I am not saying that there should be no impeachments if the situations so dictate that choice. I am only pleading that they should be democratically and justifiably done.

What’s your relationship with President Obasanjo, at least, one-on-one?

I don’t know exactly when last I met Mr. President; whether it was in 1978. No, I met him in an aircraft one time and as I always do to a former President of Nigeria; I went to greet him and to offer respect. As the President of my country, I still offer that respect.

How do you rate his government? Do you think that an APP government at the centre would have done better?

The new APP would have done much better. There are so many problem spots: unemployment.

Two, the security protection of lives and property. Though, I will confess that the Inspector General of Police knows what he’s doing. He’s been doing quite well. But the Police Force needs to be well equipped. If they go outside our shores, in terms of training and performance, the Nigerian policemen are among the best you can get. But unfortunately, they are not remunerated. 

We must take their welfare seriously. They are killed by armed forces and there are no insurance covers. So, their families suffer. When you find a policeman on the road, there are no facilities. If he dies, there is no insurance. If he’s pressed, he goes into the bush like bush people.

As far as I am concerned, we pay too much emphasis on NEPA or rural electrification. Rural rubbish! The people must generate funds for them to be able to pay for these services. A lot of Nigerians don’t have houses; they live in huts. Some don’t even have a place to sleep. If you give them the light, what are they going to do with it? They don’t have the houses; they live in thatched houses and all that. Here, we’re talking of the downtrodden in the society.

In the urban areas, something can be done for people to have water, electricity but what happens to the ordinary man, the downtrodden? In the villages, these people don’t have the houses, they don’t have water and you’re saying that you want rural electrification. What will they do with that? How would they pay for the light and we’re saying that we want to increase tariff?

Your predecessor is working for the PDP government. And if by the end of next elections, your party fails to form the party at the centre, are Nigerians not likely going to see Alhaji Yusuf Ali picking up an appointment from the victorious party?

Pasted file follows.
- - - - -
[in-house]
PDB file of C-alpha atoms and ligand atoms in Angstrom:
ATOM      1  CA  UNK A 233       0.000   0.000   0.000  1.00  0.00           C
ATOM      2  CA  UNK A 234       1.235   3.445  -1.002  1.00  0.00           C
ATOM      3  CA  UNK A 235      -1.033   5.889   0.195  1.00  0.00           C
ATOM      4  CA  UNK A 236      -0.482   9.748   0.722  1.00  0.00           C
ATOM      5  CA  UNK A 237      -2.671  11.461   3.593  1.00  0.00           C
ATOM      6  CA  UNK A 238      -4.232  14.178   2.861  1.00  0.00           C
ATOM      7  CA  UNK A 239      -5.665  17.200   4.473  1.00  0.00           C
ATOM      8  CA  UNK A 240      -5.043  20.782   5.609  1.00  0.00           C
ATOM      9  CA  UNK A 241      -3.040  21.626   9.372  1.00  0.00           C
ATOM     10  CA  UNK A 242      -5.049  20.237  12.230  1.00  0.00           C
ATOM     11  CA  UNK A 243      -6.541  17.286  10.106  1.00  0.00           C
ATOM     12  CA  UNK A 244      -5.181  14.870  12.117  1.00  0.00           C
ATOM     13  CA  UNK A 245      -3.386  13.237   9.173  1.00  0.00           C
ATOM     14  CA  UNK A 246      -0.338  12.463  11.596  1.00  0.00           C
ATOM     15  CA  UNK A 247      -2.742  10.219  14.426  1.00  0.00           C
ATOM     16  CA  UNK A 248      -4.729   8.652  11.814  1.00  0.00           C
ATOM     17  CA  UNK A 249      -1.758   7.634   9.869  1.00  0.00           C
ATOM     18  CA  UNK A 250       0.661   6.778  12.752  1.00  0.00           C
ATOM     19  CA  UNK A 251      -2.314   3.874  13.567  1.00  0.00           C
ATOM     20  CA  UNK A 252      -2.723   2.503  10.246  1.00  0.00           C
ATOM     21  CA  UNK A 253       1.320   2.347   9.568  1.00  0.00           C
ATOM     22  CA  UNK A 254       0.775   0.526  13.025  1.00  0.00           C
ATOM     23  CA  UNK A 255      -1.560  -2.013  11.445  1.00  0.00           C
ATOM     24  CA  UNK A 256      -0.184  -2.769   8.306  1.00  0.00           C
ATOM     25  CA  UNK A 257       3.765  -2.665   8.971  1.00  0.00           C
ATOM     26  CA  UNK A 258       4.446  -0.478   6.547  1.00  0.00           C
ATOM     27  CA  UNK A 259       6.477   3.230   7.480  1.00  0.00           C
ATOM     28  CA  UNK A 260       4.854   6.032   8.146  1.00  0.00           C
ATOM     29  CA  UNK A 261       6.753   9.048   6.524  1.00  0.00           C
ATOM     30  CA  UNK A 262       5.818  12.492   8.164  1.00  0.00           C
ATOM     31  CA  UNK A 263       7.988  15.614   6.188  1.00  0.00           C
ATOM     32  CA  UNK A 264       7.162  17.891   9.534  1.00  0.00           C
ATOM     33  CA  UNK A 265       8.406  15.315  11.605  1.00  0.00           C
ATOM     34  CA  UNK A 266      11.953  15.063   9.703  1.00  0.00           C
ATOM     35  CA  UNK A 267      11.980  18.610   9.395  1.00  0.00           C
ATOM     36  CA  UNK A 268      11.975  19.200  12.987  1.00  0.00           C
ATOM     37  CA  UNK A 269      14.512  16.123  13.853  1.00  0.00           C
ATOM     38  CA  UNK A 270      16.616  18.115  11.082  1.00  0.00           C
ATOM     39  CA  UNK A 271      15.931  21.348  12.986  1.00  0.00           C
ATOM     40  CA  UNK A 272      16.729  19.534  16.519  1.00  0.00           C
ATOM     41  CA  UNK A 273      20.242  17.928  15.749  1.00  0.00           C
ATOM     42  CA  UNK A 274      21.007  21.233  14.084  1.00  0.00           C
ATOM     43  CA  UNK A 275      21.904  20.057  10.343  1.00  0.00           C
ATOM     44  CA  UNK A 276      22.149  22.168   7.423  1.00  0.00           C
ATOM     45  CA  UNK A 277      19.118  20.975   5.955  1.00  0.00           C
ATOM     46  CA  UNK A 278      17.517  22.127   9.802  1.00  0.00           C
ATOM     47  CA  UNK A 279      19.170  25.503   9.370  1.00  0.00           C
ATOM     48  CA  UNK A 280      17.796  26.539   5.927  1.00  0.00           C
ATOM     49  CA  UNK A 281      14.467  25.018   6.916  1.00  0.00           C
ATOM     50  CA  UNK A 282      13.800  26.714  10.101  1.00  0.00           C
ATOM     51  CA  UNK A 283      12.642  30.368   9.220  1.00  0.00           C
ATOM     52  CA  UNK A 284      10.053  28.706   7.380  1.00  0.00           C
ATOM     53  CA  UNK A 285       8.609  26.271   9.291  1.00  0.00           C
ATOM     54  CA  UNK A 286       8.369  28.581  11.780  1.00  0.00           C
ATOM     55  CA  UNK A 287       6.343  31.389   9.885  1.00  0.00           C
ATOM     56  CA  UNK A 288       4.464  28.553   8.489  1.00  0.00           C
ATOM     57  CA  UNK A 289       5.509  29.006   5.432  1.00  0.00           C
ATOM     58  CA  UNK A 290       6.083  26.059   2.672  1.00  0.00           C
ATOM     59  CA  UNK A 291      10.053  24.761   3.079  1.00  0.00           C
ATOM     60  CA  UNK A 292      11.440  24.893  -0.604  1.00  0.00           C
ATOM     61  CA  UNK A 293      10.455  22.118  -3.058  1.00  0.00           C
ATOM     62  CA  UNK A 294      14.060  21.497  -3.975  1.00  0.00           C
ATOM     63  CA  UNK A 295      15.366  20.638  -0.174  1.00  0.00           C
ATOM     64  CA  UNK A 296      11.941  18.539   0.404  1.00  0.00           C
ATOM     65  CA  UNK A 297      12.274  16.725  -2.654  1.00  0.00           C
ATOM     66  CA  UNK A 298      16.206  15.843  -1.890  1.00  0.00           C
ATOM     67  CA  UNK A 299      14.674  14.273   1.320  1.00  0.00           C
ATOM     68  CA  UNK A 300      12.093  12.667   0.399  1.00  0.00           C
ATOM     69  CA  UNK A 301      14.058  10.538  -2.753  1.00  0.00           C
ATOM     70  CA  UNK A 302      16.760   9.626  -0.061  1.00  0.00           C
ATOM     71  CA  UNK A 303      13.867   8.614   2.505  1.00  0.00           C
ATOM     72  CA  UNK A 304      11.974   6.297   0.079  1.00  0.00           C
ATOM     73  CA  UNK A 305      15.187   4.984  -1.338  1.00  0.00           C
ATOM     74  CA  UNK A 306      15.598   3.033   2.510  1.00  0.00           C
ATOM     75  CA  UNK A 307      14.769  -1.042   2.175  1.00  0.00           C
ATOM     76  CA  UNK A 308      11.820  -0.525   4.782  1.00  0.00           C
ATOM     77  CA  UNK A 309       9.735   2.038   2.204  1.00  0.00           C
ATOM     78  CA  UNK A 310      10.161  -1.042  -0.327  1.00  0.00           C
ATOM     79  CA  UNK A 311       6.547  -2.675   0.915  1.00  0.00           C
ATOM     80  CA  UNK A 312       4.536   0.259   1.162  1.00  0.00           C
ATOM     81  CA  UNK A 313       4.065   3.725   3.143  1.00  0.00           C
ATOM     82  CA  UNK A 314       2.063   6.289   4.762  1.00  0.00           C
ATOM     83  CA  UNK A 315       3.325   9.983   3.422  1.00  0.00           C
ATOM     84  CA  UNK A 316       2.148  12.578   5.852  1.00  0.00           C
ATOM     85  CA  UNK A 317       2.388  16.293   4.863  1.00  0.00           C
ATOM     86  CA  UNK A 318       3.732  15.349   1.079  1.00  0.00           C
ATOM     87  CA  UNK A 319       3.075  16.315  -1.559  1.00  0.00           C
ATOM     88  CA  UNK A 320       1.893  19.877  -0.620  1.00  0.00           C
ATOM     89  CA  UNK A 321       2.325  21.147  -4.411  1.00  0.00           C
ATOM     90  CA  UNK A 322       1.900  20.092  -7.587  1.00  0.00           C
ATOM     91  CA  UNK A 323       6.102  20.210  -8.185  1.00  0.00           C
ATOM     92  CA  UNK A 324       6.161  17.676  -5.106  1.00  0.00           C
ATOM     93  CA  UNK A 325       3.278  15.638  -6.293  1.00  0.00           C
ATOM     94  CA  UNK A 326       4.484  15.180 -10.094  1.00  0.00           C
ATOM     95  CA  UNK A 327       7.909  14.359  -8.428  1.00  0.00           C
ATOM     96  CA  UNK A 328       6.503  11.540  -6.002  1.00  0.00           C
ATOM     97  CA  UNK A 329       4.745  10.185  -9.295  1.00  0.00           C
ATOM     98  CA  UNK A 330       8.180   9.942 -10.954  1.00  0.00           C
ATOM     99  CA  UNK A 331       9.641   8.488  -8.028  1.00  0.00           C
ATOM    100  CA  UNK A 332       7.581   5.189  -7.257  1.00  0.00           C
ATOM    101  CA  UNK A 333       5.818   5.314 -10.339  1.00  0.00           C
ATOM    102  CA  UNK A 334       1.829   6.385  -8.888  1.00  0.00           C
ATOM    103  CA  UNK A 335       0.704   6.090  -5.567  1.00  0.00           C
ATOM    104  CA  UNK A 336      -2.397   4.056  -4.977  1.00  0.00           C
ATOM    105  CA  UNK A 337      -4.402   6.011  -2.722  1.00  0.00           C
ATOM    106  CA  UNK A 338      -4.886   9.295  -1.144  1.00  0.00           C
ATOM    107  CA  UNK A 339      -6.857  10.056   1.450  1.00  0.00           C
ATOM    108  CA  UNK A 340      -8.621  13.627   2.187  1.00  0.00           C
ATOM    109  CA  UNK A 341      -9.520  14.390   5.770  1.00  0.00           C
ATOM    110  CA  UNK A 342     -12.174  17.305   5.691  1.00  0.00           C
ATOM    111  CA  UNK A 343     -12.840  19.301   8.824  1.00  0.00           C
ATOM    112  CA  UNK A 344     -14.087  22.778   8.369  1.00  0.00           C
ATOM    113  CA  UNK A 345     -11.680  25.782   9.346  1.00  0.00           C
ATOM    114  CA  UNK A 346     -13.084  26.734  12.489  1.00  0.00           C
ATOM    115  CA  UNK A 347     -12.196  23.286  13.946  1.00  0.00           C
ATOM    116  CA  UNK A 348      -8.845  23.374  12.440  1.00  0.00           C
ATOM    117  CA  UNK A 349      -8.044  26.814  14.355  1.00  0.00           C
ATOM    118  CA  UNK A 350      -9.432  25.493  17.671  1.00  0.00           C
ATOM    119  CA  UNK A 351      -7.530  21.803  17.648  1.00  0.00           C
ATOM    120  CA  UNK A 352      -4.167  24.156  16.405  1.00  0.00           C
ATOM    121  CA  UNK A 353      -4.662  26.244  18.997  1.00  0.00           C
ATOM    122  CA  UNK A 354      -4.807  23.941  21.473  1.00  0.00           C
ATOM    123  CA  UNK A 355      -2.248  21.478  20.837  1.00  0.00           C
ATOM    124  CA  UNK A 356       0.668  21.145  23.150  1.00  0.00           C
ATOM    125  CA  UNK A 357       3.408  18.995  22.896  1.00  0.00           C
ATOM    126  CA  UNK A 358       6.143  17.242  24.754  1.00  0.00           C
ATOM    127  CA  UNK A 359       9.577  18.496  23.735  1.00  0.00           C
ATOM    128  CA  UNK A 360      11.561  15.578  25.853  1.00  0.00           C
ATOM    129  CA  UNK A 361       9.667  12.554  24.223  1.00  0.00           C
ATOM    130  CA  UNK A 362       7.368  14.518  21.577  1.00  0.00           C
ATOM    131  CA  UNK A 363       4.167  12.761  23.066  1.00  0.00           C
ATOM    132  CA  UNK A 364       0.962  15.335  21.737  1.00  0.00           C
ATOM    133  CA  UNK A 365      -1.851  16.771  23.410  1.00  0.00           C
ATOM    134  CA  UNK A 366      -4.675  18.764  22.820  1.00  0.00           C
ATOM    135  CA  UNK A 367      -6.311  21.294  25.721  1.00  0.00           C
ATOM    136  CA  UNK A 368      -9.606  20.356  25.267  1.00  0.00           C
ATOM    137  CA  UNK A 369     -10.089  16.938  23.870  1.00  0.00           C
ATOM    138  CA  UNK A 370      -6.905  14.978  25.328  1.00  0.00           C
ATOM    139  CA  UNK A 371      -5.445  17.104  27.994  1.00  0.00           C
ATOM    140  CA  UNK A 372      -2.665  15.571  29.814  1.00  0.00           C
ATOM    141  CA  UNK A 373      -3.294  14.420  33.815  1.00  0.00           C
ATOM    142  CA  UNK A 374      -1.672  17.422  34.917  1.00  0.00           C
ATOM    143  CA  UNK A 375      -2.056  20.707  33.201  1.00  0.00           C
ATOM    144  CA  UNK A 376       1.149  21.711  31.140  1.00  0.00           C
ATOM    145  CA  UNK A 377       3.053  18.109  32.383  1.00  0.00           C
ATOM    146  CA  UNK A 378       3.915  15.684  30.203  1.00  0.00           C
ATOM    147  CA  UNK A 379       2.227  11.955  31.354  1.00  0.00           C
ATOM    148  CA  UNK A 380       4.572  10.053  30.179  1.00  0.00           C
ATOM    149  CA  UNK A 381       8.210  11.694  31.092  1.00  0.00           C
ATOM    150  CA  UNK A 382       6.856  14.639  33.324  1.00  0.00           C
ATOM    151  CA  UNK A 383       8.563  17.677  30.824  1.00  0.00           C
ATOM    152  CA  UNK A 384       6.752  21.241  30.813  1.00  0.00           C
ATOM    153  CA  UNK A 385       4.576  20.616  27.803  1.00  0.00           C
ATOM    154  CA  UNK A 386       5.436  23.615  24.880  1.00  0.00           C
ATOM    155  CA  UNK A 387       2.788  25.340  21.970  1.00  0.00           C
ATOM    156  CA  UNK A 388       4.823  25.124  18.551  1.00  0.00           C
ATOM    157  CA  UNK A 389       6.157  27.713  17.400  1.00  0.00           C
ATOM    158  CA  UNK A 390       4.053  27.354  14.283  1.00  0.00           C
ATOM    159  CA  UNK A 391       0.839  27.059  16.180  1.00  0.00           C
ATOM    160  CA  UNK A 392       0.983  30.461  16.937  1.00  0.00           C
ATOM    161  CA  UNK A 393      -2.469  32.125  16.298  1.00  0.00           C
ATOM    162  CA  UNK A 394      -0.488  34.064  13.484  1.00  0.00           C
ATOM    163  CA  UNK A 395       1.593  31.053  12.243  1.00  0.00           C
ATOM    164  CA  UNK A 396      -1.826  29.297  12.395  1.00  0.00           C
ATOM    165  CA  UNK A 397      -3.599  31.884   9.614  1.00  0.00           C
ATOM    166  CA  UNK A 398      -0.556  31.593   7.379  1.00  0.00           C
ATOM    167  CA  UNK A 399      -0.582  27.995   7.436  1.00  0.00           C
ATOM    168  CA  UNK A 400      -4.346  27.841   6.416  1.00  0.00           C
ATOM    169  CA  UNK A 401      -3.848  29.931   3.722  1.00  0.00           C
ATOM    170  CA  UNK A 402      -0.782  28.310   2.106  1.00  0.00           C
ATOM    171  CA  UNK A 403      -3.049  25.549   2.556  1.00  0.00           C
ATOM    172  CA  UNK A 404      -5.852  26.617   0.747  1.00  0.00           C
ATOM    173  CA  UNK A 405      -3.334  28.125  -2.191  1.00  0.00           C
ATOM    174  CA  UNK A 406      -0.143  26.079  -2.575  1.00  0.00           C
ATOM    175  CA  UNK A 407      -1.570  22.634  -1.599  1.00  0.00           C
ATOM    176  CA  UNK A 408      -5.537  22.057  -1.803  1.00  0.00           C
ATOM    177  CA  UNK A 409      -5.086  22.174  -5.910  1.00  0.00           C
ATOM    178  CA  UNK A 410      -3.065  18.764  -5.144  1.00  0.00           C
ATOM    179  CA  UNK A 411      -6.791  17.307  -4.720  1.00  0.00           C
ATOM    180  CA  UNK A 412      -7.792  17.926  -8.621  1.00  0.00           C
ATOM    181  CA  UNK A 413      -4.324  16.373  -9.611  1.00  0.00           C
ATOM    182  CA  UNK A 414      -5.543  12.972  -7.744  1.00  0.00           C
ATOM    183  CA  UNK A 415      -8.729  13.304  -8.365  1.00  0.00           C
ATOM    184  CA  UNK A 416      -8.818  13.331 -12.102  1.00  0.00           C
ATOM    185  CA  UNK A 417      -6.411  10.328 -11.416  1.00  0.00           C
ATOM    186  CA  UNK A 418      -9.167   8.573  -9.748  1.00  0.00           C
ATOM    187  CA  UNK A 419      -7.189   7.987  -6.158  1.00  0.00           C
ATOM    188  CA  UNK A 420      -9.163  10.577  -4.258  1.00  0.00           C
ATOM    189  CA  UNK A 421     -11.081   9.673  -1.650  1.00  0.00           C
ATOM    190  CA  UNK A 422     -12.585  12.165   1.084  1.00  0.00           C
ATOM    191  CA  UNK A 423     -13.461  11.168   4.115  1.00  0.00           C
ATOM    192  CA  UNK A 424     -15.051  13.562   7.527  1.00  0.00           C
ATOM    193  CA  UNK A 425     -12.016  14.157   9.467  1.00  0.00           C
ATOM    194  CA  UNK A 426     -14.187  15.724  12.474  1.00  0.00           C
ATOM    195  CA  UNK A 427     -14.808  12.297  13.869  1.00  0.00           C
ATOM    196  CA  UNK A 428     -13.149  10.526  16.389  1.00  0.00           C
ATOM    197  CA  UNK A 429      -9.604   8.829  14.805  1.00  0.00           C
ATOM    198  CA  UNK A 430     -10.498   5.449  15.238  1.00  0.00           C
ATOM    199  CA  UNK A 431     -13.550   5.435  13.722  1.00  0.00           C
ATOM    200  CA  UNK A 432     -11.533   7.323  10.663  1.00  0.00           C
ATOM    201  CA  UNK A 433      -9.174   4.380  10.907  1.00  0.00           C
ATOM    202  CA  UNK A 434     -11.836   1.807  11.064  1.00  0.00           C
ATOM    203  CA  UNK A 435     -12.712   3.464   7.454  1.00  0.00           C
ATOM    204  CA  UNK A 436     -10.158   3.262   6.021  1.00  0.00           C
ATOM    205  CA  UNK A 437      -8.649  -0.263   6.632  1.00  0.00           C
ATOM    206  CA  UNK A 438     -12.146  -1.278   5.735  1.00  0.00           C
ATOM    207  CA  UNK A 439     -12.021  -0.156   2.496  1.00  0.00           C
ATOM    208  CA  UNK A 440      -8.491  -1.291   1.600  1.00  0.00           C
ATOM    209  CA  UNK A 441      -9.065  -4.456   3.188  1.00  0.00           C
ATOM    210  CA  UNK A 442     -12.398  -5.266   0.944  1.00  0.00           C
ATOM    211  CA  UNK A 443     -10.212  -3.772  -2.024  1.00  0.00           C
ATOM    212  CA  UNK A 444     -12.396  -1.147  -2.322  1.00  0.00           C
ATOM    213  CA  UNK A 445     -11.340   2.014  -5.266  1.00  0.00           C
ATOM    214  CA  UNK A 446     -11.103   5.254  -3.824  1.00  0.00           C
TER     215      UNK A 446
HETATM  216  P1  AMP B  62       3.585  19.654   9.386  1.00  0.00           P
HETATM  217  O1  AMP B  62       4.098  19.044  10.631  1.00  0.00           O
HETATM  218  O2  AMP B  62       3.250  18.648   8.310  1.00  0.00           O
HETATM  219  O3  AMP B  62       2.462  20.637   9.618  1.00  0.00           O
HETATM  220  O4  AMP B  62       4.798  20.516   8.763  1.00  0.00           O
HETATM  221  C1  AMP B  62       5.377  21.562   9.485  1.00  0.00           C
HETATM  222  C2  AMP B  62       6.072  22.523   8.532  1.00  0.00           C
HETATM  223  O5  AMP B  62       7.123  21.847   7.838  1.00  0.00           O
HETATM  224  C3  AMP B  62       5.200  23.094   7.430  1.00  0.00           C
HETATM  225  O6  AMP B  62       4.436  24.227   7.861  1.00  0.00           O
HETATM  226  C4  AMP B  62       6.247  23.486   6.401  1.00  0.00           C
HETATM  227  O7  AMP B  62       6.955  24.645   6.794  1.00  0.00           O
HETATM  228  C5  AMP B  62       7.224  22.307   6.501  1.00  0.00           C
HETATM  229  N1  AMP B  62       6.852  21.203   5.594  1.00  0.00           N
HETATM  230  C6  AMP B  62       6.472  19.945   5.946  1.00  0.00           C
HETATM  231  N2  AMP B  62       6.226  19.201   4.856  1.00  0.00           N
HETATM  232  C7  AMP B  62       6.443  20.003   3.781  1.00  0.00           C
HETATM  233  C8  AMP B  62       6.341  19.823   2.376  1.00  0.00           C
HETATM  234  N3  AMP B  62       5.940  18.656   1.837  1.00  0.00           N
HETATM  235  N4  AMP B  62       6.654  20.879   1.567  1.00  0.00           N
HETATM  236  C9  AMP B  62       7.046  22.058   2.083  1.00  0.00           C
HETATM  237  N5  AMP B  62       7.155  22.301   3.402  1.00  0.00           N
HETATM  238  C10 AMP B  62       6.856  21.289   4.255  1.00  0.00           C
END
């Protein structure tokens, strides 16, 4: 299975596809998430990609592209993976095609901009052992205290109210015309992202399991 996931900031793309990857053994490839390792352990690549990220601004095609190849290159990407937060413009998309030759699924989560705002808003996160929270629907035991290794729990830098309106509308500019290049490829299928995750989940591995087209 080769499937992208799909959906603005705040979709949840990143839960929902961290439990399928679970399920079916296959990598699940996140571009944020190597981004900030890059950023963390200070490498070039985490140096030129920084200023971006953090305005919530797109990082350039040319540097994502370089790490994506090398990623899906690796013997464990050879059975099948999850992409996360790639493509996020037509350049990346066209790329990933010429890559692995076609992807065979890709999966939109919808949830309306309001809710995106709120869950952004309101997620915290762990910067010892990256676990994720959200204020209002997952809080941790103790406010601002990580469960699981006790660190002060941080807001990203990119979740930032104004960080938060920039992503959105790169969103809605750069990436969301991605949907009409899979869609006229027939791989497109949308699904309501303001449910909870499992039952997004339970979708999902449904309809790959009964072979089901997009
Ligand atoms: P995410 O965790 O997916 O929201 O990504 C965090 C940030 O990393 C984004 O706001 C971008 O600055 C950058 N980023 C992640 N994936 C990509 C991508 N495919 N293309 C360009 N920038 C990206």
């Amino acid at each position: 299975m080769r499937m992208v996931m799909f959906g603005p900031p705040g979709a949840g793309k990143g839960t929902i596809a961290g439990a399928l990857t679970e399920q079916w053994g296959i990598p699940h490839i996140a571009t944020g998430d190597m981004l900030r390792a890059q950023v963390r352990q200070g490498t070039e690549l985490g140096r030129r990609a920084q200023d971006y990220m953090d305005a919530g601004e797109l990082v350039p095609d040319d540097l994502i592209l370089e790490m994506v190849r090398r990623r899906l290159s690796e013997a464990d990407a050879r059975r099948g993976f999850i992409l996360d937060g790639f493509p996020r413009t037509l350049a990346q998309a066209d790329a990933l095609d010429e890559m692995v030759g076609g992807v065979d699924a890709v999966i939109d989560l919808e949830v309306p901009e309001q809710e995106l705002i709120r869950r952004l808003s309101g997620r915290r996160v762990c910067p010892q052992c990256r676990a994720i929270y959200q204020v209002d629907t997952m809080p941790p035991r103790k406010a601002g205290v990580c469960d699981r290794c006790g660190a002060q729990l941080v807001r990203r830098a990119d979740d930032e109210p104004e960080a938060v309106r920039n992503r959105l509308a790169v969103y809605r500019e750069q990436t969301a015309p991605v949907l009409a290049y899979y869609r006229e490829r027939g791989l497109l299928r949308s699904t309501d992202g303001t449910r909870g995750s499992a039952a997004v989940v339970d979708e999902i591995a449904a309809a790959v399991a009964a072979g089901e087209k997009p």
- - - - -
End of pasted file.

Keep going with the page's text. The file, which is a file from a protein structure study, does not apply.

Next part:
I do not believe that as the chairman of a party, I should abandon that party, abandon the responsibilities that people entrusted on me in order to serve a government in power. I won’t do that.

What is the way out of the various ethnic or communal crises we have been having in Ketu (Lagos), Sagamu, Kano, Ajegunle and the Niger-Delta?

The Niger-Delta is very unfortunate. But the APP is going to carry out a comprehensive research on the problems of the Niger-Delta. There is no doubt that the place has been neglected. If you go to the place, the youths are not going to school. Why? Like I said, we’re going to carry out a thorough research.

I am one of those who believe that they should have the first opportunity of employment. But again, have they got the manpower? So, we should train them so that they can go to school. If they don’t go to school, there should be a crash programme on the technical side. They can weld. So many of them can use their hands. No matter what happens, they should have the first opportunity of employment.

The other problem of the level of intolerance is poverty, which has a direct link to the unemployment that ravages the land. Secondly, there are other people who call themselves leaders but they do not know the qualities of a leader. And maybe they incite the general public against one another. I am happy that the Federal Government is dealing with this issue firmly but they should be firmer.

There have been calls for restructuring and a Sovereign National Conference. What is your view on this?